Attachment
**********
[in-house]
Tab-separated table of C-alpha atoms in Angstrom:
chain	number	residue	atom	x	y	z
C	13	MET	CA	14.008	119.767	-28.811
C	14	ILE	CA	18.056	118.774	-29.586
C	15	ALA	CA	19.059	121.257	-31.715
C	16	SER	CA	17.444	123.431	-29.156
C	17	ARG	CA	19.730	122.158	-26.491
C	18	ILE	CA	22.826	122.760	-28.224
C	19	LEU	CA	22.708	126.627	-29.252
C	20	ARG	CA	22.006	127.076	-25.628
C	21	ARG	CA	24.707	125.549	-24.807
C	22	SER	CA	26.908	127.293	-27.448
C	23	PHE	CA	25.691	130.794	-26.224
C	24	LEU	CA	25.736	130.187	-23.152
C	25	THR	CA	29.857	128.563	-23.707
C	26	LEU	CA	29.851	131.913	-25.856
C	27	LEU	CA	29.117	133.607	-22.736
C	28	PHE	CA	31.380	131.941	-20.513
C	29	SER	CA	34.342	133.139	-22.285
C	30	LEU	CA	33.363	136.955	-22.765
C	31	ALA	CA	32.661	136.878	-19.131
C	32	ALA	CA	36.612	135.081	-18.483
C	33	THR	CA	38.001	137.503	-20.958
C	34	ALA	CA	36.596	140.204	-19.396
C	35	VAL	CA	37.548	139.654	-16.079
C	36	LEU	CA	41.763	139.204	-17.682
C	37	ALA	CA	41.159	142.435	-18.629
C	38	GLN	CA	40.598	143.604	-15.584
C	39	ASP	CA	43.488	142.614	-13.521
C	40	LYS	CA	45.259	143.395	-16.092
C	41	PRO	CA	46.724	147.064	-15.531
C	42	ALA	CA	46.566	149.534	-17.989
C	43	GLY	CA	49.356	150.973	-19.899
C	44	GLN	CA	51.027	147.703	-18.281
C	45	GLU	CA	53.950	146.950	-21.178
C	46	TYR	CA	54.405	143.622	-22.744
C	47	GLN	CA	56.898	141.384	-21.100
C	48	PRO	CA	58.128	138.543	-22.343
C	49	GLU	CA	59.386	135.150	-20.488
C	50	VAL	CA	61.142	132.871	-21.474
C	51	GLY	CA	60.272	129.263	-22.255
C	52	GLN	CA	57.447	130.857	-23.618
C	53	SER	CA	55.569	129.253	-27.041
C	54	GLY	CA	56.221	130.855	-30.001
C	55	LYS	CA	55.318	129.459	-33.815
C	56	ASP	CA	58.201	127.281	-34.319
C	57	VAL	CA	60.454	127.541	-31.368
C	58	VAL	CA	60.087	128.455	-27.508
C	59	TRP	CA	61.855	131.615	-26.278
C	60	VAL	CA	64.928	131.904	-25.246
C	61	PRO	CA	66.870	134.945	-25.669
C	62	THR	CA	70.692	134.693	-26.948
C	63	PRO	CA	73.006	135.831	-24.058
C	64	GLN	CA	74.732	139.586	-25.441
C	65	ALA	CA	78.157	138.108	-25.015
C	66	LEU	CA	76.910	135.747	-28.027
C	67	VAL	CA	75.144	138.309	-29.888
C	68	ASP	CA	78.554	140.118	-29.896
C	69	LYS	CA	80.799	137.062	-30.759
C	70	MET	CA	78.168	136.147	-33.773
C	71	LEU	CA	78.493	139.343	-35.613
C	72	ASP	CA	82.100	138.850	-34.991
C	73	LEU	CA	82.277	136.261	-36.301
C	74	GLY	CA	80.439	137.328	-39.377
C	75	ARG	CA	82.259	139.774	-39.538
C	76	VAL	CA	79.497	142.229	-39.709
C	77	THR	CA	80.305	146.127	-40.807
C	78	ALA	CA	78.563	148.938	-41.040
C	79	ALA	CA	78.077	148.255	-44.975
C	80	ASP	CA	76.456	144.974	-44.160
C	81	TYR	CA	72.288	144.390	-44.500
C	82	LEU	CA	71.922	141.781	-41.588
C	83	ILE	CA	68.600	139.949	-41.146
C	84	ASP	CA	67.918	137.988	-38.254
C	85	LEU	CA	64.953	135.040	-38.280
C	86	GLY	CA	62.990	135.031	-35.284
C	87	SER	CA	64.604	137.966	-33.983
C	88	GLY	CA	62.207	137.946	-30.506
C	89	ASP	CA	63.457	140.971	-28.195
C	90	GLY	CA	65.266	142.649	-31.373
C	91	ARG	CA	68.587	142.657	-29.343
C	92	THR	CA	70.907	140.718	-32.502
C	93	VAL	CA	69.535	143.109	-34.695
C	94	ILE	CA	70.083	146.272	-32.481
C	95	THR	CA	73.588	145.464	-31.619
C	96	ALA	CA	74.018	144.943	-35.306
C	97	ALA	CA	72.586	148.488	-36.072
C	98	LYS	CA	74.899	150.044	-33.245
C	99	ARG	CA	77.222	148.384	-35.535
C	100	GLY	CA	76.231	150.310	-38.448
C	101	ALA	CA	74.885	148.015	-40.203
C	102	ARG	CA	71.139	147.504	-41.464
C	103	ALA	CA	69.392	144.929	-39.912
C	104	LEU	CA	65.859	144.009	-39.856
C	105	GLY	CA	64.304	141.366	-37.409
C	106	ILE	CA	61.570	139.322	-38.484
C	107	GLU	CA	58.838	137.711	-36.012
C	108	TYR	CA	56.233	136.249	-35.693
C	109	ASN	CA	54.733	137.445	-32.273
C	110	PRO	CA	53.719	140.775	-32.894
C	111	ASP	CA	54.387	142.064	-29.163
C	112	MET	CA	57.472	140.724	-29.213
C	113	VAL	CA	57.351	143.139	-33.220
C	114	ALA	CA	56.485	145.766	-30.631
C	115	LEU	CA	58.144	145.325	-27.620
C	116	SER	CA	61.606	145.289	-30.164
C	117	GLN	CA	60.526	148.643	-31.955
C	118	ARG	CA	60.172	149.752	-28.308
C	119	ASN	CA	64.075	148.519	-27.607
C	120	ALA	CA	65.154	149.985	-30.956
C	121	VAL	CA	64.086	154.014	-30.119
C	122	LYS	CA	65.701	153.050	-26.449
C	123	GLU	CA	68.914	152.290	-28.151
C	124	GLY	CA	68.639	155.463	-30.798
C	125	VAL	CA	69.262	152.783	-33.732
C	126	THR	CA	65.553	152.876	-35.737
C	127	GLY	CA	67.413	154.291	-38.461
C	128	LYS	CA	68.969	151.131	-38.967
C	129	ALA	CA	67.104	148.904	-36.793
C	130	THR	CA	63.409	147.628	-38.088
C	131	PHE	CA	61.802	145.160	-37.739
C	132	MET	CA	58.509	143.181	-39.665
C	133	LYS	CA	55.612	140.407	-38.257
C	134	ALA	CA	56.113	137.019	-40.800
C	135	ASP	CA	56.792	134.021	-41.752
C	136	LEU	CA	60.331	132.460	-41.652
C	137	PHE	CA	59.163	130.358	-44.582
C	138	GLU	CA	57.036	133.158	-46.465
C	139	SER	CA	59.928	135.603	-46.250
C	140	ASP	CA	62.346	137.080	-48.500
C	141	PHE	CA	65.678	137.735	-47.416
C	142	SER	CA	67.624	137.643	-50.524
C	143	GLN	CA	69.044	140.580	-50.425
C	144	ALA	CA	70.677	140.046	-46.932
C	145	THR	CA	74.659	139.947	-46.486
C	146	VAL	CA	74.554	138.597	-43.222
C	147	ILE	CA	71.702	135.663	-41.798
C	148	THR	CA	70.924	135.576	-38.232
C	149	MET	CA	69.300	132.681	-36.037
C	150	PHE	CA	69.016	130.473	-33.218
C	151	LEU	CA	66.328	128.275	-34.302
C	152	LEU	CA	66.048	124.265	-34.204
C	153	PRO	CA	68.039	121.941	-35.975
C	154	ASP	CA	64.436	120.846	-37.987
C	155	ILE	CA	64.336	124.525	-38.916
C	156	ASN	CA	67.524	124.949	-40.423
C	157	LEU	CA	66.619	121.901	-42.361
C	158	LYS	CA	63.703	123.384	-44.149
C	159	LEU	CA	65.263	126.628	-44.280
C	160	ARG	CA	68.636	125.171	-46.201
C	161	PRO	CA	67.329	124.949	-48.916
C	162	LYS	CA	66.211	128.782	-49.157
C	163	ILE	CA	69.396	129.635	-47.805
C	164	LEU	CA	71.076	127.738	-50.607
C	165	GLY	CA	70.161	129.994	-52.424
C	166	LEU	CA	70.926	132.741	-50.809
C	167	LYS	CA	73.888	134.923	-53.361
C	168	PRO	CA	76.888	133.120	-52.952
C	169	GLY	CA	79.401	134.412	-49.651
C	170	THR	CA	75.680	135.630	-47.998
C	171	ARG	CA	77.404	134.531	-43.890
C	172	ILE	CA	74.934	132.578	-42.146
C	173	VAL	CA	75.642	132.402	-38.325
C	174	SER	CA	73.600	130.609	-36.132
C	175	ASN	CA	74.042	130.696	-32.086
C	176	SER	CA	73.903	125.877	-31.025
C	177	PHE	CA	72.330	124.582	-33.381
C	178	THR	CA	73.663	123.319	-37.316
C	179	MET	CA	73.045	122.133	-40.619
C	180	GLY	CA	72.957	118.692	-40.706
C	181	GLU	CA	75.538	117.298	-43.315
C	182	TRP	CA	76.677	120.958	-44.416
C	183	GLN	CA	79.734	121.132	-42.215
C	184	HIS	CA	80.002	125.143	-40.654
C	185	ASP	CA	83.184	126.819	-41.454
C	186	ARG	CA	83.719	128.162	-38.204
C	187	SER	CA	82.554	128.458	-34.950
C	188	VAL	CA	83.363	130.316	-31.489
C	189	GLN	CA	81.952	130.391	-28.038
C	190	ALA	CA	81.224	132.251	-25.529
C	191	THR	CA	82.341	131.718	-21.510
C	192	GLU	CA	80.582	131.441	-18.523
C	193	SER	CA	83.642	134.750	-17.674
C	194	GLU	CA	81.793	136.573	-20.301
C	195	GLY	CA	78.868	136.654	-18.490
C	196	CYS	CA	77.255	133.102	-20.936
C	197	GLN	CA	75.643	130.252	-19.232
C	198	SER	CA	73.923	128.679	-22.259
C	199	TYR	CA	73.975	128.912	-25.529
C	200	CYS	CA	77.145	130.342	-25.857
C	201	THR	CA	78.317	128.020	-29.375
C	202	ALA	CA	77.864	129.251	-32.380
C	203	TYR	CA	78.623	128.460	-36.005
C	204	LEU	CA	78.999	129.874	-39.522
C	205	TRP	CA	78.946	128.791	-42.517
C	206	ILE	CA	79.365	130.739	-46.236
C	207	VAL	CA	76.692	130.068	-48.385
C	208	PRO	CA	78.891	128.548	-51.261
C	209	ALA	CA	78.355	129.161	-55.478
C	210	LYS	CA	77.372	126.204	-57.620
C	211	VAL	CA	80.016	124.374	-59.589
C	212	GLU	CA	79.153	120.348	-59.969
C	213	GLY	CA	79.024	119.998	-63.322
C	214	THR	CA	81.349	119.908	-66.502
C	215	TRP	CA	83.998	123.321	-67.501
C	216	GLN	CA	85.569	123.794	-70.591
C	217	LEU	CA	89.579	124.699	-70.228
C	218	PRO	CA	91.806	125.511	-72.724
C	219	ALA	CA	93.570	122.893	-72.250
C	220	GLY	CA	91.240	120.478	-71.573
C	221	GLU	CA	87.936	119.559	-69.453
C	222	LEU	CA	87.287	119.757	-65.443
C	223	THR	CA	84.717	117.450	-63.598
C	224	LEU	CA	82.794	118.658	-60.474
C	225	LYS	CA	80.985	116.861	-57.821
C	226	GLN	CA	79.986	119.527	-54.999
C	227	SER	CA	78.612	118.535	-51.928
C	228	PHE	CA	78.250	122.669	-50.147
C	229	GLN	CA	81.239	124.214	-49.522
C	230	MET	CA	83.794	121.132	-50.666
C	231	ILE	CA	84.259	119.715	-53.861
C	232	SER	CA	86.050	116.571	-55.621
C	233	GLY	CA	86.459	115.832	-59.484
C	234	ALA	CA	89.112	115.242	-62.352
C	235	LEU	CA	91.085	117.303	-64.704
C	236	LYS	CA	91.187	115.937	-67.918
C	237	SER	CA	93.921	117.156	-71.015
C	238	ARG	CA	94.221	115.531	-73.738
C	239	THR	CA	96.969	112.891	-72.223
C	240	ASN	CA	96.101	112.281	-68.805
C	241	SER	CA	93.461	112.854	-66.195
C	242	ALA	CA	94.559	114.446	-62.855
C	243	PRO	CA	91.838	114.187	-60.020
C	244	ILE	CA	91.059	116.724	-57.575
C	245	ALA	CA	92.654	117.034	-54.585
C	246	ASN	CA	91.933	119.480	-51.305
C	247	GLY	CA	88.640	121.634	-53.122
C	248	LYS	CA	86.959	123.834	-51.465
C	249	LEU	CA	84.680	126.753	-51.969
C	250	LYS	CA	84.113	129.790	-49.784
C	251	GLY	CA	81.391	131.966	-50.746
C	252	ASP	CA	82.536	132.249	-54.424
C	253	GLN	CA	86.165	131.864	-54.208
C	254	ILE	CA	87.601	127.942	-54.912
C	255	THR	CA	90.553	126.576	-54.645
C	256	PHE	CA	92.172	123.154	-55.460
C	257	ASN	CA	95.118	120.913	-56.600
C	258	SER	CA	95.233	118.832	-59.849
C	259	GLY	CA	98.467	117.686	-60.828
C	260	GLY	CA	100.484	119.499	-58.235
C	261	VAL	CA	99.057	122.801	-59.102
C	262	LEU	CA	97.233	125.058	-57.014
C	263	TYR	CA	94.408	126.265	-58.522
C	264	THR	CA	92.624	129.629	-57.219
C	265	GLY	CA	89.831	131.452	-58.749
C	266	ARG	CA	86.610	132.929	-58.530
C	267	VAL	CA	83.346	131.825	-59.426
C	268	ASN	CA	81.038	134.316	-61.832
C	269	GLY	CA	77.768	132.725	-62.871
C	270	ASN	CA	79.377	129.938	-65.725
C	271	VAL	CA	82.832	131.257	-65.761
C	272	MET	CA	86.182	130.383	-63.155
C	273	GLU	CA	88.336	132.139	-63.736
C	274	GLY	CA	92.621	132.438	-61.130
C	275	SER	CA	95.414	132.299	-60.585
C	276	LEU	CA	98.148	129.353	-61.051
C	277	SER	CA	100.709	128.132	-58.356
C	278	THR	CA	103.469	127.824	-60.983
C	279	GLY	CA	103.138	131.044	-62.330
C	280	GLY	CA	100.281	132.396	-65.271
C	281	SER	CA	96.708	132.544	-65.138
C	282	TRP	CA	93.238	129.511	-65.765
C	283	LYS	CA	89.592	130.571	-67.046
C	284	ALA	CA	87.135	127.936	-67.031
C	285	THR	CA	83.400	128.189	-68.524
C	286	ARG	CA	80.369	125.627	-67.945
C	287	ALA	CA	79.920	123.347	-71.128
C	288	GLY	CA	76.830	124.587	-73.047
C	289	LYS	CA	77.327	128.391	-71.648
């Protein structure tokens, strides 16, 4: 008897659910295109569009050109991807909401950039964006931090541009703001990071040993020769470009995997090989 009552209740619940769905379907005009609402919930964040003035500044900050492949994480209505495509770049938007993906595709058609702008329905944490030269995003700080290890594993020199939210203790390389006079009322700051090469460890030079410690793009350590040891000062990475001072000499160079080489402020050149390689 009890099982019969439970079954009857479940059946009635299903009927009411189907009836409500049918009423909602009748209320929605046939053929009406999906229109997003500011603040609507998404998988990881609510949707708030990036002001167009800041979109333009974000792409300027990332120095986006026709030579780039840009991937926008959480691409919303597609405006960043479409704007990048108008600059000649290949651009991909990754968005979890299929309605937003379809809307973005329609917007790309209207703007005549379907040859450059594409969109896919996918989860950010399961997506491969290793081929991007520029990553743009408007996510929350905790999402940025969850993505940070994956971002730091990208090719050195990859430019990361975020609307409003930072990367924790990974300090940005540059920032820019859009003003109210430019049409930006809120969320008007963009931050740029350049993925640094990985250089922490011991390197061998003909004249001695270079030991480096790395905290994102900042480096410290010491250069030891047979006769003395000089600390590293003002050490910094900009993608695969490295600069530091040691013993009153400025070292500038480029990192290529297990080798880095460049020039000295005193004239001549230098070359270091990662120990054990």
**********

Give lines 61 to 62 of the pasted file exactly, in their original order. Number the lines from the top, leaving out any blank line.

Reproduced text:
C	70	MET	CA	78.168	136.147	-33.773
C	71	LEU	CA	78.493	139.343	-35.613